Everybody has enemies. And when I use the term “enemies”, I’m really referring to two types of people. There are the people who are your enemies– they hate you. They are scheming to hurt or destroy you; people who defame or slander you; people who betray you; people who cheat and lie to and steal from and abuse you or those closest to you. Then there are the people for whom you are an enemy– you don’t like them, you don’t trust them, you don’t respect them; you probably defame or gossip about them, and you hurt them, even if it is unintentional. Some enemies fall into both categories, but not all.
I would love to say that I have no enemies–of either type. But, alas, they exist– both types. God calls on us to love our enemies, to pray for them, to show them kindness, and to bless them! In our own power, we can’t do this. We can make the attempt to forgive the unforgivable, to love the unlovable, and reconcile the impossible, but we fall short in our attempts: the betrayal is too deep; the hurt is too overwhelming; the damage is irreversible, and the impossible is just…well…impossible.
Loving our enemies is one of the proofs of God’s existence, his goodness, his power, his own boundless love at work through our imperfect words and efforts. Praying for our enemies, showing kindness and grace in the face of hatred and betrayal–these are miracles that defy explanation. That is one good reason to keep praying for the enemies in our lives– God can work through us to effect reconciliation, healing, and peace.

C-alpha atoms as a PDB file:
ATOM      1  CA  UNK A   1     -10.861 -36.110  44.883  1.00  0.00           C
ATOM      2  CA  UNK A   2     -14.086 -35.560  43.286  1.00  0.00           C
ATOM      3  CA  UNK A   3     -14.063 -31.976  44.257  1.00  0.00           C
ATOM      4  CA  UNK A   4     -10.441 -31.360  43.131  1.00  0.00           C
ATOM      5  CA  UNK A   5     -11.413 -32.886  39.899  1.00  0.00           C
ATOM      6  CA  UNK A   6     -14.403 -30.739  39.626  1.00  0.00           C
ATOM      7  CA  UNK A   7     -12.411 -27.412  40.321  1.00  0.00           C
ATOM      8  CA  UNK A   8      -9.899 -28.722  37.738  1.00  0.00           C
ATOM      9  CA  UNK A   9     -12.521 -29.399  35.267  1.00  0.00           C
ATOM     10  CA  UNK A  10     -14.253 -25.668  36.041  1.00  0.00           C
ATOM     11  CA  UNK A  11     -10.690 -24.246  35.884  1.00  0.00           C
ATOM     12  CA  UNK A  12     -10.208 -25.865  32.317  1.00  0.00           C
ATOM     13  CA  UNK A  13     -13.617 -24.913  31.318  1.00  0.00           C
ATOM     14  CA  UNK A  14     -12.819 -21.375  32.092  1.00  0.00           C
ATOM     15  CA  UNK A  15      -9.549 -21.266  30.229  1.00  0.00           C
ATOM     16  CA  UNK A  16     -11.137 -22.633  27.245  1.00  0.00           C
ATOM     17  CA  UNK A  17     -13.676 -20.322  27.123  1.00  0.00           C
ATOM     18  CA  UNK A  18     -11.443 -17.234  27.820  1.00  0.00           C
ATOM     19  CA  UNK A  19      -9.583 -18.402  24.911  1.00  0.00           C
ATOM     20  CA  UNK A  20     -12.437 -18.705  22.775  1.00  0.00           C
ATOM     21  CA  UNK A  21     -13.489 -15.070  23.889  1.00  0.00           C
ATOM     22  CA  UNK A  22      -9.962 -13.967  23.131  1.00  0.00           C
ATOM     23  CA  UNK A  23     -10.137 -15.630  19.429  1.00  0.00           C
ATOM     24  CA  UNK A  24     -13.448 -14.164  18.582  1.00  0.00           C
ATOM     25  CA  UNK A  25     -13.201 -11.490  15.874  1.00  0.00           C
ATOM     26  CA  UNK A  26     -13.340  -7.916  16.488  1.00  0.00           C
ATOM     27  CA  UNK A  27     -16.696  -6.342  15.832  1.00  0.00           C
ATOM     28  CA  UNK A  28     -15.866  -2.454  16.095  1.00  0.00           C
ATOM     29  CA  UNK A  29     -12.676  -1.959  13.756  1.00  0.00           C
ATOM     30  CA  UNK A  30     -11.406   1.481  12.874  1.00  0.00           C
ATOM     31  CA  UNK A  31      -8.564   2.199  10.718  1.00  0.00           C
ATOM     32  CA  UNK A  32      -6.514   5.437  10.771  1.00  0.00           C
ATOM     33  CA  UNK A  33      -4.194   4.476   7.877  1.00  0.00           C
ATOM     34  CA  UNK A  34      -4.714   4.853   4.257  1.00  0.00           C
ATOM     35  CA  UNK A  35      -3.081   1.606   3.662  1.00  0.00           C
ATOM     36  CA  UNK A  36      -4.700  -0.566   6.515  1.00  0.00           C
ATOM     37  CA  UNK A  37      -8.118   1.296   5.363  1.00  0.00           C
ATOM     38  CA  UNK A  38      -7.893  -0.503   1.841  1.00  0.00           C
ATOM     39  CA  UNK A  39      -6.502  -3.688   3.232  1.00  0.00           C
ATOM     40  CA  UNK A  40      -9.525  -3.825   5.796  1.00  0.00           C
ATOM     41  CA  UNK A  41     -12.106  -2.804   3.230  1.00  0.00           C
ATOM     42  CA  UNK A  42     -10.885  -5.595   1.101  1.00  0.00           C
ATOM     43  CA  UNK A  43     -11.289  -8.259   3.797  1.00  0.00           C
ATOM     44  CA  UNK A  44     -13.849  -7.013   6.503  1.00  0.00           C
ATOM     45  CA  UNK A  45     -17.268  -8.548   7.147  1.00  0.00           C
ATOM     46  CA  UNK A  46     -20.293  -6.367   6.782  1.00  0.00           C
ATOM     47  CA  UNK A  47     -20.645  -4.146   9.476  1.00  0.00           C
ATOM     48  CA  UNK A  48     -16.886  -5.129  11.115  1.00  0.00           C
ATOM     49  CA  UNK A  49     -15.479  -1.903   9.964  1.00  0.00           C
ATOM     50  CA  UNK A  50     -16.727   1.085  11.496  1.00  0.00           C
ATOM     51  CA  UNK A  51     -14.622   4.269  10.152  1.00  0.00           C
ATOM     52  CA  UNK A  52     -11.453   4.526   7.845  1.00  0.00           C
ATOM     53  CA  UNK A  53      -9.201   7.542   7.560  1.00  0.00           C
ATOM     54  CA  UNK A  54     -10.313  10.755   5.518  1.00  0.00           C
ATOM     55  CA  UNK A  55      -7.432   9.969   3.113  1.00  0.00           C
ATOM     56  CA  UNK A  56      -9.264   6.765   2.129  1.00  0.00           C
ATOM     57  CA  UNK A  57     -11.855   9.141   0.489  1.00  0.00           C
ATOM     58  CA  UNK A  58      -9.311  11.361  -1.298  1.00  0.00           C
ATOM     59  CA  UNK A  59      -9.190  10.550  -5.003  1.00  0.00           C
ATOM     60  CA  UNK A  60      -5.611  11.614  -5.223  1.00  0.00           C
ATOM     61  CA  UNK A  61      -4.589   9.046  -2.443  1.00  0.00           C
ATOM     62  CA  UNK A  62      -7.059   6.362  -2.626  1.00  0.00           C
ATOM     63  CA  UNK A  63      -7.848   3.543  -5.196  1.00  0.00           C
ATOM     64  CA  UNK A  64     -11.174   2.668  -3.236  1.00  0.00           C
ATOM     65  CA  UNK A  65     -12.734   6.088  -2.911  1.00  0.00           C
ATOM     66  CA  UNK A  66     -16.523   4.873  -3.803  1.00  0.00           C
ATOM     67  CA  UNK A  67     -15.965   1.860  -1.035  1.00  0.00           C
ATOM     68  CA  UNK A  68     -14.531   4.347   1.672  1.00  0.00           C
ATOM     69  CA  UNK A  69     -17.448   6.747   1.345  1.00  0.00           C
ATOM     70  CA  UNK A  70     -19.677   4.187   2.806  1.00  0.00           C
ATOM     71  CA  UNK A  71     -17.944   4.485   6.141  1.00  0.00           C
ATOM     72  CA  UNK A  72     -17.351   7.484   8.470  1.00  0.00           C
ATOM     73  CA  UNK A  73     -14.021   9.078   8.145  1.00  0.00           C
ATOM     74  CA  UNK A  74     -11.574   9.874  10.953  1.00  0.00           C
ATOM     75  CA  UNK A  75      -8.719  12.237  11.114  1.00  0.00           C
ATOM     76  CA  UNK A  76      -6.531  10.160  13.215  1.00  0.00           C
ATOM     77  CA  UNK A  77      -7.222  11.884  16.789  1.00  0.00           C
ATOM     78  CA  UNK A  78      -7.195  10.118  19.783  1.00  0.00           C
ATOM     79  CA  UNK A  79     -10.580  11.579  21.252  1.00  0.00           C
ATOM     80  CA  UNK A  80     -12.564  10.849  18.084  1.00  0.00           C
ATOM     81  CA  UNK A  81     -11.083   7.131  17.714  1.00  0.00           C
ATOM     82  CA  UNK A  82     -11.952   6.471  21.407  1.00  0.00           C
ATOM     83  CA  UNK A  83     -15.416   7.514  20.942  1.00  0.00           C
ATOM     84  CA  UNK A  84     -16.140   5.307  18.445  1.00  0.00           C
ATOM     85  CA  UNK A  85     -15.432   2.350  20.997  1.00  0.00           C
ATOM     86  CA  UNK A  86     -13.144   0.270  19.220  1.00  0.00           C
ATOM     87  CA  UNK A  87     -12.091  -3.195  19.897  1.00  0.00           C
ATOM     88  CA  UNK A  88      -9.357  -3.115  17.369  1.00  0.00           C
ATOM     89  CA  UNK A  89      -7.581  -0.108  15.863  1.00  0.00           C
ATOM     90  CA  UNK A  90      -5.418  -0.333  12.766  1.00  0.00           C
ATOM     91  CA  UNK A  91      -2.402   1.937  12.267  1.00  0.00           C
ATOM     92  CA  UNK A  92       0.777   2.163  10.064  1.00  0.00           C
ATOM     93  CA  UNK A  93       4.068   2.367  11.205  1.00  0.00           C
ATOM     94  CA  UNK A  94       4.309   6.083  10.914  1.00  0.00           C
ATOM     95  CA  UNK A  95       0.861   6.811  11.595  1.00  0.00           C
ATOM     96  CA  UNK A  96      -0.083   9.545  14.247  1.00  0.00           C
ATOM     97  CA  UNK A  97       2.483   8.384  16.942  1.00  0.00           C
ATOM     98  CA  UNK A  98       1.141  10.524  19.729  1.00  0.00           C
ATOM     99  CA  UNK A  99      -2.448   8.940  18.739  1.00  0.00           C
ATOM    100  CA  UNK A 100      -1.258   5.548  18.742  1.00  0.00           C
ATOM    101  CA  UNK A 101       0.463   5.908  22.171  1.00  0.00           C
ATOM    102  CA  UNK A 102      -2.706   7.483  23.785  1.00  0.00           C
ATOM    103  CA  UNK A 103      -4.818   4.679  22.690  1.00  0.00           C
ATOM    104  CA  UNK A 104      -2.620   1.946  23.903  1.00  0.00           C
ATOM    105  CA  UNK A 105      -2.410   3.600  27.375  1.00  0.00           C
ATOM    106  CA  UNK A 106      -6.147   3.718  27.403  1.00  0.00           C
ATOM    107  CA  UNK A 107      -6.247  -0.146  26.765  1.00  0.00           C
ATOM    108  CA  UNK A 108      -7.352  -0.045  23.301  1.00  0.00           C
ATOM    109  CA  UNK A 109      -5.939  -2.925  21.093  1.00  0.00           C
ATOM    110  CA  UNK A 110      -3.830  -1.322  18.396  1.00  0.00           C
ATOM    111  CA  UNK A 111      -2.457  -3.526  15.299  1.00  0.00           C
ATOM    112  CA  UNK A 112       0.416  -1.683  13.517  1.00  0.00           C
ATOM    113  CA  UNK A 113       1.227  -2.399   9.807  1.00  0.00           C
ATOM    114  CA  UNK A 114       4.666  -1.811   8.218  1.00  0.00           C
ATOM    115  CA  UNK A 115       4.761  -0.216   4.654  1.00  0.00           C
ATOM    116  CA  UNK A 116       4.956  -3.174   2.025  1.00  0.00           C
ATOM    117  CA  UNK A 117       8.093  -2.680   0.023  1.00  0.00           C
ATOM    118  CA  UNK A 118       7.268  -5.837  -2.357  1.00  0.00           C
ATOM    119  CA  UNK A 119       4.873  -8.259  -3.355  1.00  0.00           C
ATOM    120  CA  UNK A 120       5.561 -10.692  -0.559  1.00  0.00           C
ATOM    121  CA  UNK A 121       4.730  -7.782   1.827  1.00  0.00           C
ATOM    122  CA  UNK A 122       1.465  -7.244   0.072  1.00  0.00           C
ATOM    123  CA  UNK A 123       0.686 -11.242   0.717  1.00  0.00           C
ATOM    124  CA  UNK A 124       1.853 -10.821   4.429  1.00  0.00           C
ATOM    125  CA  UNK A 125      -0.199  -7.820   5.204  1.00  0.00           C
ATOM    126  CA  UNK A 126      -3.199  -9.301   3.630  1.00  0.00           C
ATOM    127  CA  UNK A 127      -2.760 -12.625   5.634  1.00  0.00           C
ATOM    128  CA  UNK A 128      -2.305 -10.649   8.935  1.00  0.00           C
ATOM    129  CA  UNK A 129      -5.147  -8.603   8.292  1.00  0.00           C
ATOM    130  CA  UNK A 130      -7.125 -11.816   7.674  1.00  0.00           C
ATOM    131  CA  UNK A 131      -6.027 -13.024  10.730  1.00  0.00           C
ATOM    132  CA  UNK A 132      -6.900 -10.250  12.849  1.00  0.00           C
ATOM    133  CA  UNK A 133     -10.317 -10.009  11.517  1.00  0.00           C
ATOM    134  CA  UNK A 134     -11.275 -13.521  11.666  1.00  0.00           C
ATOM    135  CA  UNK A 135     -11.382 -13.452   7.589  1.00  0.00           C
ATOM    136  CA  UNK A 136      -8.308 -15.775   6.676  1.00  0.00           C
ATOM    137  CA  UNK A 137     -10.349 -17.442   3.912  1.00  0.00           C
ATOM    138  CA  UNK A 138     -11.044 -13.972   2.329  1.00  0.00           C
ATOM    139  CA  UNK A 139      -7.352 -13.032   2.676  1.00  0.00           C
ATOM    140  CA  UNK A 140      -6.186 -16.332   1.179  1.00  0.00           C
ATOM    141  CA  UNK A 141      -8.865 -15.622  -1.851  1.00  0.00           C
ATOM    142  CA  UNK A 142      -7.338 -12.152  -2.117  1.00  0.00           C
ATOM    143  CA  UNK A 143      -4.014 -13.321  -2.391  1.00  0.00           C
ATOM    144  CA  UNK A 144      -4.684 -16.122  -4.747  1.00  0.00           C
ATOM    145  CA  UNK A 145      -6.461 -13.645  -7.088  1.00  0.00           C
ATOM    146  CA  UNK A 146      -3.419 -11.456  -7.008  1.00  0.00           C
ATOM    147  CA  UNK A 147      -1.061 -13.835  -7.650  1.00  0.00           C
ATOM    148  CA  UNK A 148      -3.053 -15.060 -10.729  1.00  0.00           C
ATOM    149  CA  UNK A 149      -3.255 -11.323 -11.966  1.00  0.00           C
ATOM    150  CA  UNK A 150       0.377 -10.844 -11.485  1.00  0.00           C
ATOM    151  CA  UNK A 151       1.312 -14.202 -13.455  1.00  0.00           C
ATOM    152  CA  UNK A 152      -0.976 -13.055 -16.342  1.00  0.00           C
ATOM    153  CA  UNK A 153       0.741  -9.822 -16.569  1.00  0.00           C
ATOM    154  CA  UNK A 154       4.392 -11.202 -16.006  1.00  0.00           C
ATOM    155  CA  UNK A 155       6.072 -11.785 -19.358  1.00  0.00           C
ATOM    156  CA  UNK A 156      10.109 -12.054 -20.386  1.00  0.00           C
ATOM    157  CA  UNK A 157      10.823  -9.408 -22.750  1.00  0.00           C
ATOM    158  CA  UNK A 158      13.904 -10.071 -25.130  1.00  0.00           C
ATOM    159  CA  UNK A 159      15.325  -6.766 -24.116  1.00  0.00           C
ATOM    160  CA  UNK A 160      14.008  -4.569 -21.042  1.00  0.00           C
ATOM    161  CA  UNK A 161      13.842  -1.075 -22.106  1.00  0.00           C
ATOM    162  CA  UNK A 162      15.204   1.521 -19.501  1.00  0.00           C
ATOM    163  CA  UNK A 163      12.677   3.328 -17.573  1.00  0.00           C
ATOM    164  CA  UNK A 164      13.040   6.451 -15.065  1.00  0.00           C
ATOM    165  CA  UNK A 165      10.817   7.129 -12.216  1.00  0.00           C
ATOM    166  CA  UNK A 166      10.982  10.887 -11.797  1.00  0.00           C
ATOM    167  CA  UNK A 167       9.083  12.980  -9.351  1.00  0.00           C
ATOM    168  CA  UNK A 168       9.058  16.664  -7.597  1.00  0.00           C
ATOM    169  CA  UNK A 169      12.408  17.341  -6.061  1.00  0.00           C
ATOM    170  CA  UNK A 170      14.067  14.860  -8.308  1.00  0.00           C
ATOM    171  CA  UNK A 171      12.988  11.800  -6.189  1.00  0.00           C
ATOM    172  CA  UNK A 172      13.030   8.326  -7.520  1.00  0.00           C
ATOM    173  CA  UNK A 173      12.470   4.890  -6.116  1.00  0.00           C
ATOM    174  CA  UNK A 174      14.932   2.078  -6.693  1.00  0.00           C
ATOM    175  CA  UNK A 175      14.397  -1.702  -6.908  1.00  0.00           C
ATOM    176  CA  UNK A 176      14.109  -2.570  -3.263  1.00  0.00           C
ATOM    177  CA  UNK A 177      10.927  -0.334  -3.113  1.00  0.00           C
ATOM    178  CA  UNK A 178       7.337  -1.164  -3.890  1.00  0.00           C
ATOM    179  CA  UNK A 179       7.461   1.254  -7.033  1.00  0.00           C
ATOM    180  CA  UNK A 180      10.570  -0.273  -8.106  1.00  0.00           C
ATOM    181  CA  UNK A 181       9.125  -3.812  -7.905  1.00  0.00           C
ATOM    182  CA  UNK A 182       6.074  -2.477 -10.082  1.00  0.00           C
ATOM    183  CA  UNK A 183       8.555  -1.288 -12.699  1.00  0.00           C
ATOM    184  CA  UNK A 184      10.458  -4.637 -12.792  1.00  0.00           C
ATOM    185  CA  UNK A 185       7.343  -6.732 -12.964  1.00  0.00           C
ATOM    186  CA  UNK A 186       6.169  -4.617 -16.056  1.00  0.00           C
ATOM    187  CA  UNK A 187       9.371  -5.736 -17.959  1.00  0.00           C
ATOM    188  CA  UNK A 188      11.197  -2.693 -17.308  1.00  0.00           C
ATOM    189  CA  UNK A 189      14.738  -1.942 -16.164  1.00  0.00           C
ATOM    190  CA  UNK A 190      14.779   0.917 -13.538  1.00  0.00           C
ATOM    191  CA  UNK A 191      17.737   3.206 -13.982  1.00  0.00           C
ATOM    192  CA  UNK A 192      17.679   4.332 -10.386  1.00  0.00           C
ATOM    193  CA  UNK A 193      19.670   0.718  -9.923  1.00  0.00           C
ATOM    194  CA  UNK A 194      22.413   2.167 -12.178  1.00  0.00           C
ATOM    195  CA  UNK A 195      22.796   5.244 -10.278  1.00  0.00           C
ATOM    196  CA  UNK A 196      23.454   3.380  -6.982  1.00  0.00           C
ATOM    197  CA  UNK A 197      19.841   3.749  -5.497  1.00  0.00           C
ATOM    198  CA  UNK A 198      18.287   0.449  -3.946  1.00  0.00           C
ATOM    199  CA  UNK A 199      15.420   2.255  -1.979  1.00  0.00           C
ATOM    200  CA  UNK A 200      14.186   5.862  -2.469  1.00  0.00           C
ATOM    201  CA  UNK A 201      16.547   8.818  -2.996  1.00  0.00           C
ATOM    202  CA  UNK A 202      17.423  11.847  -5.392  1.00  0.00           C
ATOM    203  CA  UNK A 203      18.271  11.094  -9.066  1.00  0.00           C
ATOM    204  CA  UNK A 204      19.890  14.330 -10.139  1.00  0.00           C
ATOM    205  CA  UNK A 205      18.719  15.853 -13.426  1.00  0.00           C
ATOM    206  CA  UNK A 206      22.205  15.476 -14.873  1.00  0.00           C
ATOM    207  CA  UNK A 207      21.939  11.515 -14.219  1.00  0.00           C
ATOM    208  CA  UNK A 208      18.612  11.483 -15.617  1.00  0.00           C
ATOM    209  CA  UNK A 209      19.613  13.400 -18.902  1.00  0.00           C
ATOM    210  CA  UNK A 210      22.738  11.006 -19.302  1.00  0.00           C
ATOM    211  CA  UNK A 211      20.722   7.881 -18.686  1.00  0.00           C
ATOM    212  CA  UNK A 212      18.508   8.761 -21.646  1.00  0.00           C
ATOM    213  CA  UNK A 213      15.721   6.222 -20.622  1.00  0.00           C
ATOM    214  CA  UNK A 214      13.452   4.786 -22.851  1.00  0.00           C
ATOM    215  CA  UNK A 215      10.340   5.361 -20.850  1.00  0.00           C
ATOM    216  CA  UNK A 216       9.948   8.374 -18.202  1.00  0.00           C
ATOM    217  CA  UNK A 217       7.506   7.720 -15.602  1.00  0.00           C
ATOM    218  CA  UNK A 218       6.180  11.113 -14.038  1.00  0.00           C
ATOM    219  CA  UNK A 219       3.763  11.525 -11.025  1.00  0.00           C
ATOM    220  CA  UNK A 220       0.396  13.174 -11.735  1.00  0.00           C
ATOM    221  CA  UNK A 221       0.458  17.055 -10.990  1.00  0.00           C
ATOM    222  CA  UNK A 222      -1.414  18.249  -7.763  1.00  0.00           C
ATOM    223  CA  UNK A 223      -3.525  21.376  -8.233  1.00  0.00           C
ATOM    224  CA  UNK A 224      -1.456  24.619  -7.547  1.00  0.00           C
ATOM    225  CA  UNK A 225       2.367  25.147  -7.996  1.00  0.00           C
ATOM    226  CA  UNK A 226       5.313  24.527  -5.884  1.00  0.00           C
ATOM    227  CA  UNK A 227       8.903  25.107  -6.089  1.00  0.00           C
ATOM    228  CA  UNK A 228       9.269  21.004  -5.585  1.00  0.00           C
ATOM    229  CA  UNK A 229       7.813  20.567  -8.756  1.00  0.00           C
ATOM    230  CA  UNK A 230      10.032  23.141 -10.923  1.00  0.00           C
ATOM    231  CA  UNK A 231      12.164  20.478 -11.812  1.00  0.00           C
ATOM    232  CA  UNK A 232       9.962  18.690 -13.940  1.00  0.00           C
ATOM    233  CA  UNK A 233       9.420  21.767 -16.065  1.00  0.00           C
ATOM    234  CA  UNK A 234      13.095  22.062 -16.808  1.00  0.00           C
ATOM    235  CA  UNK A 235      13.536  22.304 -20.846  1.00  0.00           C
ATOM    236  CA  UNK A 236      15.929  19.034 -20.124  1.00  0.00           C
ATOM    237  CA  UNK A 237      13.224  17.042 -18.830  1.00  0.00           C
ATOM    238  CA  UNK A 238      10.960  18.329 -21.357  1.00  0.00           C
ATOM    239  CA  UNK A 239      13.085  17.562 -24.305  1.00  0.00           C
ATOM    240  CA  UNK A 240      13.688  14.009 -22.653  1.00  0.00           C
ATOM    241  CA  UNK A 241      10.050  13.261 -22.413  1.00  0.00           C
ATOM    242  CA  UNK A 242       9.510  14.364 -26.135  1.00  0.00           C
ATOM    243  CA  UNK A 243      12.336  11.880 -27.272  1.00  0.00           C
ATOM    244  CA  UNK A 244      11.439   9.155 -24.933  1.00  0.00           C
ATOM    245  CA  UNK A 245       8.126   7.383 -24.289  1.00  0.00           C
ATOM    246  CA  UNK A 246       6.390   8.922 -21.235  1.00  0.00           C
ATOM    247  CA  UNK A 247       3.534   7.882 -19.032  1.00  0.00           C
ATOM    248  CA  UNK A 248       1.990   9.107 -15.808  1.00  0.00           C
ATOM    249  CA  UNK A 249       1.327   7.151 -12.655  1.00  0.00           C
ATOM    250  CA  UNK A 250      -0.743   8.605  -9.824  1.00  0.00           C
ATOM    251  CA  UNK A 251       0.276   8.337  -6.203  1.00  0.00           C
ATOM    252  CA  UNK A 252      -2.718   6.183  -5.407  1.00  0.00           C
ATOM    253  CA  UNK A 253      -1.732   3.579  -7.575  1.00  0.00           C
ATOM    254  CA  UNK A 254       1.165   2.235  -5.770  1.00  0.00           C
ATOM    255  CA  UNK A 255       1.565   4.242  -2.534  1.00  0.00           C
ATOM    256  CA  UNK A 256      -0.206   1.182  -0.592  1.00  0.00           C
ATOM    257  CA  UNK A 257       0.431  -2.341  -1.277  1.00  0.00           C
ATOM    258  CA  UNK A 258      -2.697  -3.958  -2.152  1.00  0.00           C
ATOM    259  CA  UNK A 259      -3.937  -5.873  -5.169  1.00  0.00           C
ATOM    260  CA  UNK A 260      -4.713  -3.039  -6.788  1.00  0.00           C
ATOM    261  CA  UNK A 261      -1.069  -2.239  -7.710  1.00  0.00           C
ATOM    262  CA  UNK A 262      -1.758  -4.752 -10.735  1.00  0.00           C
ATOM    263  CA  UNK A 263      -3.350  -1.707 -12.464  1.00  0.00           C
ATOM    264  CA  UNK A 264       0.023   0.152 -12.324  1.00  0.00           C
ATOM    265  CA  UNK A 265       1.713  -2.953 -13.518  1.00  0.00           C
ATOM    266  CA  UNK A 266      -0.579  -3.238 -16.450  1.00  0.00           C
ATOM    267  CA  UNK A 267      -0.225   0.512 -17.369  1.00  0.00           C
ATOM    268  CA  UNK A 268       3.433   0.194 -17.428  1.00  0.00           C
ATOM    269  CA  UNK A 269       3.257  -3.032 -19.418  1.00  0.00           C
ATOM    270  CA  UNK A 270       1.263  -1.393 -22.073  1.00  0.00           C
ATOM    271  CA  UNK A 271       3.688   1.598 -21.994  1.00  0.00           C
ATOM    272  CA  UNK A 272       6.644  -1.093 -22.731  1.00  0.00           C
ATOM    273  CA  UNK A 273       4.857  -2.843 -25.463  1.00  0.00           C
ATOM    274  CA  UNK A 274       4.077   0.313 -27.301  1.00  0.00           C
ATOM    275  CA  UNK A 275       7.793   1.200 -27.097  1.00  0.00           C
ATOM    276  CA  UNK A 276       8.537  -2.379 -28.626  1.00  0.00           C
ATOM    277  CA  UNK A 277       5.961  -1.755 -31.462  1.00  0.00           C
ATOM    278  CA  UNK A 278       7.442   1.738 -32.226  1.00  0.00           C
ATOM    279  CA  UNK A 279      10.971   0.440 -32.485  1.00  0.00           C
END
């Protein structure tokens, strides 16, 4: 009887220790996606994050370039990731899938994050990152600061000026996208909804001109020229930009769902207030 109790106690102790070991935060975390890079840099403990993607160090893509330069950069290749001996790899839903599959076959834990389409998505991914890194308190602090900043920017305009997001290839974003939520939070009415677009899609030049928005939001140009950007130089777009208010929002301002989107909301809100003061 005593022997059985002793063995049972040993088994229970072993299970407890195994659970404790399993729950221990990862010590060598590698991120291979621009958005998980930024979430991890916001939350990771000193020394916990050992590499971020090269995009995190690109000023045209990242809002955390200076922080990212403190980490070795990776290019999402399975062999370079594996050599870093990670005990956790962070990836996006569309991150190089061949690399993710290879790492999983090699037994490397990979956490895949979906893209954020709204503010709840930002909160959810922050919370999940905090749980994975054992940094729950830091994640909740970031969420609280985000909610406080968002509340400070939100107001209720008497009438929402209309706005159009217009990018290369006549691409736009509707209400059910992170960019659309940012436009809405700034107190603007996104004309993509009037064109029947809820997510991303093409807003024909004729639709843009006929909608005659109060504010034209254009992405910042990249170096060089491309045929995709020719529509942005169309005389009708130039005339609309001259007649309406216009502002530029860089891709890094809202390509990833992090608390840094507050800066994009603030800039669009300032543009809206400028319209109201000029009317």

Another good reason is that prayer changes US. Praying for our enemies is difficult. It is humbling. It breaks our pride and forces us to let go of the bitterness and recognize God’s rightful place as judge, avenger, and healer. It reminds us that God’s love, being boundless and eternal, stretches to those people who don’t deserve it, whether that is the hurtful person you don’t want to forgive, or the hurtful YOU who needs to be forgiven.
But praying for our enemies isn’t just about bringing peace and harmony or transforming us into better versions of ourselves. No amount of willpower, or good intention, or logic, or internal fortitude, or peaceful meditation, or persuasive rhetoric, or even powerful prayer are enough to eliminate our enemies or make us perfect in love.
We pray for our enemies, but not all of our enemies. There are two enemies we need to pray AGAINST– Sin and Satan. They are the true enemies, trying to destroy both sinner and sinned-against. They are not just our enemies, but enemies of God. Both are defeated. Their power is illusory, and their damage, while intensely painful, is temporary. And when we refuse to pray for our human “enemies” we serve their destructive purposes.